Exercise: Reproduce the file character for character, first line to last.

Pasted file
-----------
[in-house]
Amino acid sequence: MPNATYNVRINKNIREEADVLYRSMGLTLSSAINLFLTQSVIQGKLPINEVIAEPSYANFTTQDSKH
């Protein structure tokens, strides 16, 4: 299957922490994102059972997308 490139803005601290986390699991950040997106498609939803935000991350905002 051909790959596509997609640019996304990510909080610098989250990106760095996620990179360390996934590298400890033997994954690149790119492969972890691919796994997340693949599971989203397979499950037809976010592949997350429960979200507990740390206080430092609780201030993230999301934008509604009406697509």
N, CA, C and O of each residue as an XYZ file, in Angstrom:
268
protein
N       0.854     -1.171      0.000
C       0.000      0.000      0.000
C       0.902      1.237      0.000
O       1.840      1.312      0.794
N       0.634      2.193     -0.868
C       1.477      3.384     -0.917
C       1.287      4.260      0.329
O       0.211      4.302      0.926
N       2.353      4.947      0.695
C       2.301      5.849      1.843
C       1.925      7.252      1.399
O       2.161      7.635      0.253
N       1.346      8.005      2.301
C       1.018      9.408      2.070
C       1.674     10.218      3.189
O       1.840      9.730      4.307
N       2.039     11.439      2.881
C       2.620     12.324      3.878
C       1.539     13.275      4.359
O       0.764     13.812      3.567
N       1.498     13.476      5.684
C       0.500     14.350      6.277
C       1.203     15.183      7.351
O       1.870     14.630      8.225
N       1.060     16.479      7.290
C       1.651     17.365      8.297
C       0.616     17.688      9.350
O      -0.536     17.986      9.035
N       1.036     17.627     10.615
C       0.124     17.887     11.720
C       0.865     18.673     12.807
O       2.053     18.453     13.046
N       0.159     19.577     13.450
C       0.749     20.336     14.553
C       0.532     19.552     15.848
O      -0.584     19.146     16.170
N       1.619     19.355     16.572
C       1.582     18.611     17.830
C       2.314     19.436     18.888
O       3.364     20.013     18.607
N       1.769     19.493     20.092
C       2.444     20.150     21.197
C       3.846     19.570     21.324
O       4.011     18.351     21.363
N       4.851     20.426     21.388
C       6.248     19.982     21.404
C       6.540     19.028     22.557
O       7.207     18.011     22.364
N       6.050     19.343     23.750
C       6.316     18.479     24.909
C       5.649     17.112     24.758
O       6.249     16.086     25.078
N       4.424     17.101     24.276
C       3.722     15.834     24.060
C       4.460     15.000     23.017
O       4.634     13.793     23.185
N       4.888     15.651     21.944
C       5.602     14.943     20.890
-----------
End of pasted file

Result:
[in-house]
Amino acid sequence: MPNATYNVRINKNIREEADVLYRSMGLTLSSAINLFLTQSVIQGKLPINEVIAEPSYANFTTQDSKH
């Protein structure tokens, strides 16, 4: 299957922490994102059972997308 490139803005601290986390699991950040997106498609939803935000991350905002 051909790959596509997609640019996304990510909080610098989250990106760095996620990179360390996934590298400890033997994954690149790119492969972890691919796994997340693949599971989203397979499950037809976010592949997350429960979200507990740390206080430092609780201030993230999301934008509604009406697509």
N, CA, C and O of each residue as an XYZ file, in Angstrom:
268
protein
N       0.854     -1.171      0.000
C       0.000      0.000      0.000
C       0.902      1.237      0.000
O       1.840      1.312      0.794
N       0.634      2.193     -0.868
C       1.477      3.384     -0.917
C       1.287      4.260      0.329
O       0.211      4.302      0.926
N       2.353      4.947      0.695
C       2.301      5.849      1.843
C       1.925      7.252      1.399
O       2.161      7.635      0.253
N       1.346      8.005      2.301
C       1.018      9.408      2.070
C       1.674     10.218      3.189
O       1.840      9.730      4.307
N       2.039     11.439      2.881
C       2.620     12.324      3.878
C       1.539     13.275      4.359
O       0.764     13.812      3.567
N       1.498     13.476      5.684
C       0.500     14.350      6.277
C       1.203     15.183      7.351
O       1.870     14.630      8.225
N       1.060     16.479      7.290
C       1.651     17.365      8.297
C       0.616     17.688      9.350
O      -0.536     17.986      9.035
N       1.036     17.627     10.615
C       0.124     17.887     11.720
C       0.865     18.673     12.807
O       2.053     18.453     13.046
N       0.159     19.577     13.450
C       0.749     20.336     14.553
C       0.532     19.552     15.848
O      -0.584     19.146     16.170
N       1.619     19.355     16.572
C       1.582     18.611     17.830
C       2.314     19.436     18.888
O       3.364     20.013     18.607
N       1.769     19.493     20.092
C       2.444     20.150     21.197
C       3.846     19.570     21.324
O       4.011     18.351     21.363
N       4.851     20.426     21.388
C       6.248     19.982     21.404
C       6.540     19.028     22.557
O       7.207     18.011     22.364
N       6.050     19.343     23.750
C       6.316     18.479     24.909
C       5.649     17.112     24.758
O       6.249     16.086     25.078
N       4.424     17.101     24.276
C       3.722     15.834     24.060
C       4.460     15.000     23.017
O       4.634     13.793     23.185
N       4.888     15.651     21.944
C       5.602     14.943     20.890